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The Lincoln Lawyer (2011)
This case is a dangerous game of life and death.
Filmmaker(s): Brad Furman

A lawyer conducts business from the back of his Lincoln town car while representing a high-profile client in Beverly Hills.

The Lincoln Lawyer (2011)

Reverse Indemnity

What an amazingly lucky form the courtroom has presented filmmakers!

It allows us to have one film where we sit in our seats with others making sense of a narrative, where we watch another ‘film‘ where a lawyer presents a narrative to a seated audience. There all sorts of overlaps and touches in what is allowed between the two layers. Each depends on very strict formula.

In the outer story, everyone is a stereotype: the rich widow, the violent but honourable bikers, the ex-wife, pretty secretary, gruff cop and so on. Everyone operates according to rules we know, the only mystery being what rules apply.

In the inner story, we inherit the rules of the courtroom. These do not comport with reality any more than say movie spaceships match the world of physics, but we know what those rules are. We expect and in collaboration with the filmmaker we exploit them.

This is classic folded narrative. Amazingly, the genre is flexible enough to be stretched in an interesting way. The usual form is: evidence will surely convict an innocent man, and it is up to our (sometimes noirish) lawyer to align the outcome of the two narratives. The variety we have experienced in our small century of film is pretty broad, each one setting new bounds for another.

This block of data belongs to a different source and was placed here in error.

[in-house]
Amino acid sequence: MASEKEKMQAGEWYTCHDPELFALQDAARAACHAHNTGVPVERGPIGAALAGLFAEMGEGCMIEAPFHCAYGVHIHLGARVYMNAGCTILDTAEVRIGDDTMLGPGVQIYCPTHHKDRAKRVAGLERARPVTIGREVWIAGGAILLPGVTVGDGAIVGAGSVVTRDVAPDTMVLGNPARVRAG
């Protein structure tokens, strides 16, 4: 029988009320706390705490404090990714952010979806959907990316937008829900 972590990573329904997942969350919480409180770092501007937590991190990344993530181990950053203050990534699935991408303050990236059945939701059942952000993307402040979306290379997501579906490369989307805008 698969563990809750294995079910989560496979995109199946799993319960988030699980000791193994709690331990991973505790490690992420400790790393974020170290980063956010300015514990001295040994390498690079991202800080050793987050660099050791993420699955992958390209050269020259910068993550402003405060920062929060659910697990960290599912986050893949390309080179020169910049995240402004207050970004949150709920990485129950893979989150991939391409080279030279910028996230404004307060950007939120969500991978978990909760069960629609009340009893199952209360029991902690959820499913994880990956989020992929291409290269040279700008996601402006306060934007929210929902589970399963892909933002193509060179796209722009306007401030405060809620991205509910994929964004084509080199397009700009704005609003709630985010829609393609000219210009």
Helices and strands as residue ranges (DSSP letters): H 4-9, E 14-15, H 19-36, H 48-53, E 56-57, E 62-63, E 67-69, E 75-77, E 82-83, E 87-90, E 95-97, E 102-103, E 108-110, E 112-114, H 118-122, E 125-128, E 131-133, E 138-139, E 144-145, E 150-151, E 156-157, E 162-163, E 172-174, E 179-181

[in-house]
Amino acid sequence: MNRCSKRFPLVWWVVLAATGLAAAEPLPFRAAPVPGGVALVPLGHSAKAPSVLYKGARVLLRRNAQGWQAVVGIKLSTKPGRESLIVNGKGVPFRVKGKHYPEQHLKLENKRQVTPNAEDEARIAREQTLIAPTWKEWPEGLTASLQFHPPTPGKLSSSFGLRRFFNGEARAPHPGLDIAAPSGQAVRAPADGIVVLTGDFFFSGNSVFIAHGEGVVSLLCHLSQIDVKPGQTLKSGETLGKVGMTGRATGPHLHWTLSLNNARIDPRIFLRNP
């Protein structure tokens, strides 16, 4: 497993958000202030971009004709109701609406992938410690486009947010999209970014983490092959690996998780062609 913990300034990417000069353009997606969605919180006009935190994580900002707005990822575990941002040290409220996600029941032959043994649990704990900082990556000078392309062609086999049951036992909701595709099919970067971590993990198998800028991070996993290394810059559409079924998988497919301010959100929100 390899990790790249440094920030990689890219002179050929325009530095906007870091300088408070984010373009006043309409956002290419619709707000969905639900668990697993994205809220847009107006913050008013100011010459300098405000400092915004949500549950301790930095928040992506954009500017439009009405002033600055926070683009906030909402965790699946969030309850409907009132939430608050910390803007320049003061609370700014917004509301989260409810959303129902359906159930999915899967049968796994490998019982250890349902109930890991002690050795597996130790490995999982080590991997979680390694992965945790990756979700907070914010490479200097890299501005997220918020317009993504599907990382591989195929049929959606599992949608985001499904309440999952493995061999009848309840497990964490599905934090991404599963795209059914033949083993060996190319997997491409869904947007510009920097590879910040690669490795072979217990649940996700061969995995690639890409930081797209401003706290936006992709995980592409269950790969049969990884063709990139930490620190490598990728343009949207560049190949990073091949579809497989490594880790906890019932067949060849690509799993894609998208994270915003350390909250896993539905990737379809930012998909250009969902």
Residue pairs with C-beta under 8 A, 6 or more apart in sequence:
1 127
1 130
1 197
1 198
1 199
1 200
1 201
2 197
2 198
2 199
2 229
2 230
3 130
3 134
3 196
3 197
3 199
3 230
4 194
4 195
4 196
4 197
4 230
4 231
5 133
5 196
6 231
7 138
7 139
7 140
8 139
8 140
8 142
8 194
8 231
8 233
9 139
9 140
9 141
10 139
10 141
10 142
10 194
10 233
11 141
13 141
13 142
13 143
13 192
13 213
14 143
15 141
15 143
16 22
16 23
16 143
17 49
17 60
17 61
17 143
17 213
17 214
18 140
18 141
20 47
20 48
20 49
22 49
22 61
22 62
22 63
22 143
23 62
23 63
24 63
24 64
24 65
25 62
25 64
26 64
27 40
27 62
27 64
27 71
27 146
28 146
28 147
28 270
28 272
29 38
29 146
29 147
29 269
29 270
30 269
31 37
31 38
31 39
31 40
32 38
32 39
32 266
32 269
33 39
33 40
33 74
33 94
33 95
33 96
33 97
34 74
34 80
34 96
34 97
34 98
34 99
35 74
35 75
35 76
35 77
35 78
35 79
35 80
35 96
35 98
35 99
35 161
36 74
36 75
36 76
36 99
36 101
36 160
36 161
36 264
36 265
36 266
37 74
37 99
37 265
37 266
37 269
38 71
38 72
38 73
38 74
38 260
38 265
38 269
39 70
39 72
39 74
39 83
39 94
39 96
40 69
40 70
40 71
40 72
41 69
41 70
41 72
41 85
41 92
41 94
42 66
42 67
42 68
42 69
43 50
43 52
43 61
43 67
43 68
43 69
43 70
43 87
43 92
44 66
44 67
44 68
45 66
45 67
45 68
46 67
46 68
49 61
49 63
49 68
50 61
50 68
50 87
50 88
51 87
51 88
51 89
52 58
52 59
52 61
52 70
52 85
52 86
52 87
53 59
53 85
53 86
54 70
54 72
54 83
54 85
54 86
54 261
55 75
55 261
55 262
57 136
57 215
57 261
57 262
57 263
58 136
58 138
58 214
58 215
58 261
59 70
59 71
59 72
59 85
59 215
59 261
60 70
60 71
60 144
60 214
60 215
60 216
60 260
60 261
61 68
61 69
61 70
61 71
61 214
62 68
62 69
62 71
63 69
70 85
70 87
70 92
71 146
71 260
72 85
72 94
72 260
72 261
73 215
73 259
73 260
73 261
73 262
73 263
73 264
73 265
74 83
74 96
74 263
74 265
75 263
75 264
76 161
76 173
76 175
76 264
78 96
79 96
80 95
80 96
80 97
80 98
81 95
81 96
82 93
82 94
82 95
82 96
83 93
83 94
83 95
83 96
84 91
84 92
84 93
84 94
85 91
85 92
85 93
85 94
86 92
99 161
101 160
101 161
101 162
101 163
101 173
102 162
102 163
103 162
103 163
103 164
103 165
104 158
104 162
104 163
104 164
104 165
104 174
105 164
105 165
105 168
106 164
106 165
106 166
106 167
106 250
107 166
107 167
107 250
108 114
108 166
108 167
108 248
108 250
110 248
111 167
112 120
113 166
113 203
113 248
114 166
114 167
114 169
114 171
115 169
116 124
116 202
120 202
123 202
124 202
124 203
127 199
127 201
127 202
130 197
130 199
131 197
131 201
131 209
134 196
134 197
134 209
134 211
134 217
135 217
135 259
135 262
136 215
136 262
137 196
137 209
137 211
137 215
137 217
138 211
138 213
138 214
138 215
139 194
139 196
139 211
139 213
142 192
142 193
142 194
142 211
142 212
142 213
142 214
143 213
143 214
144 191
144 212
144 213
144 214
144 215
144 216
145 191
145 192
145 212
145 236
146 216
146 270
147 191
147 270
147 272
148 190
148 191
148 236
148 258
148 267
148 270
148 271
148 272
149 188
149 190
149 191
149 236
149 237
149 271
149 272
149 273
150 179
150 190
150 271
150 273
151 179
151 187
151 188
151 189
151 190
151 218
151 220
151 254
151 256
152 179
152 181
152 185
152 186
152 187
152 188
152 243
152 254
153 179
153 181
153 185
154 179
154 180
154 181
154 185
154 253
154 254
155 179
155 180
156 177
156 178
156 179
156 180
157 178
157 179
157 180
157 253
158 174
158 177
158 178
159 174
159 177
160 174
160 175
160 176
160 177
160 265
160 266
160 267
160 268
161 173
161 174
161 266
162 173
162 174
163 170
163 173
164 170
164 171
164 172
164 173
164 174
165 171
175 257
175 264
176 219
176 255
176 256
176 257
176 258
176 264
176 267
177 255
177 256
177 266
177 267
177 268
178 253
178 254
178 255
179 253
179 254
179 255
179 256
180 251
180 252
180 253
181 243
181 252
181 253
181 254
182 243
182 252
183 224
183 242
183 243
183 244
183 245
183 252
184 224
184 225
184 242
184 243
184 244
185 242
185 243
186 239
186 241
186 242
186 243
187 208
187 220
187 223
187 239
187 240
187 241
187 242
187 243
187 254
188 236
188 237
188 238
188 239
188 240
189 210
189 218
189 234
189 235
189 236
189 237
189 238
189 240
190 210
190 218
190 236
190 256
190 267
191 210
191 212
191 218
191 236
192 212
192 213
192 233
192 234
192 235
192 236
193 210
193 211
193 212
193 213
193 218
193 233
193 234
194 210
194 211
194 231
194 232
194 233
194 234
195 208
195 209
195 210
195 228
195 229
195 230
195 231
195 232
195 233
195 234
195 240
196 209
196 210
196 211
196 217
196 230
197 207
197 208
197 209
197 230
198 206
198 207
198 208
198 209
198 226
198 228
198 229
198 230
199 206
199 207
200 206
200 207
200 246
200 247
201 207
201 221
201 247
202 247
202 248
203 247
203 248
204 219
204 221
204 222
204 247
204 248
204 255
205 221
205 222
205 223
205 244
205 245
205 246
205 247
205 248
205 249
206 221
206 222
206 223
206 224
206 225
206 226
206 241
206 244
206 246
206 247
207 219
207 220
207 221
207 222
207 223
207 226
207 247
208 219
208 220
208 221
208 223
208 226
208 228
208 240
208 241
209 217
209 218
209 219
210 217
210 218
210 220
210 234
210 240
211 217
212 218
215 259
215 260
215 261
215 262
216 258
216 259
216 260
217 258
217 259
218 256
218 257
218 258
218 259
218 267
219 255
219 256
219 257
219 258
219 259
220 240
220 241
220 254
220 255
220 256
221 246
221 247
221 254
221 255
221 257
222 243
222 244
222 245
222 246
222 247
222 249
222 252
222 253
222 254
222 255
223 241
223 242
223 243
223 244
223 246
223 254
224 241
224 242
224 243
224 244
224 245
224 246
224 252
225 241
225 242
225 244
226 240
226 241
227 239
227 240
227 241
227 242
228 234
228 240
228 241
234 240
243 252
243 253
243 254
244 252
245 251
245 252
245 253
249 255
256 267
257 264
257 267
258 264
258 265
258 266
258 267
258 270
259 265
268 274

In this case, we have an early hint that the police are framing a guy. Then we suddenly are told that no, the suspect is guilty not only of that crime, but of a previous one that resulted in an innocent‘s conviction. Now it becomes the lawyer‘s job as inner filmmaker to bring the outer story to the court rather than the usual other way around.

The novelty of how he does this depends on our acceptance of inviolable rules of lawyering and trials, and it really is clever. He uses a THIRD storyteller, one who as an outlaw follows no story rules. This fellow is manipulated (because he DOES follow the rules of stereotype) into telling a fabricated story. He is a proved false storyteller, but his falsehood is true and allows the main folds to resolve.

Because these things require a twist, and the main narrative does not allow for one, we have an extra bit on the end that surprises a little on a minor plot point. It features the notable Frances Fisher.

Some of the car comings and goings that are usually filler and transition are used here as settings for genuine storytelling. The black chauffeur, our designated representative (named after Erle Stanley) in the non-courtroom threads, is always a risky play when the whole enterprise depends on stereotypes. Fortunately, we are far from offended by the special place this actor (Laurence Mason) finds.

Posted in 2011

Ted’s Evaluation — 2 of 3: Has some interesting elements.


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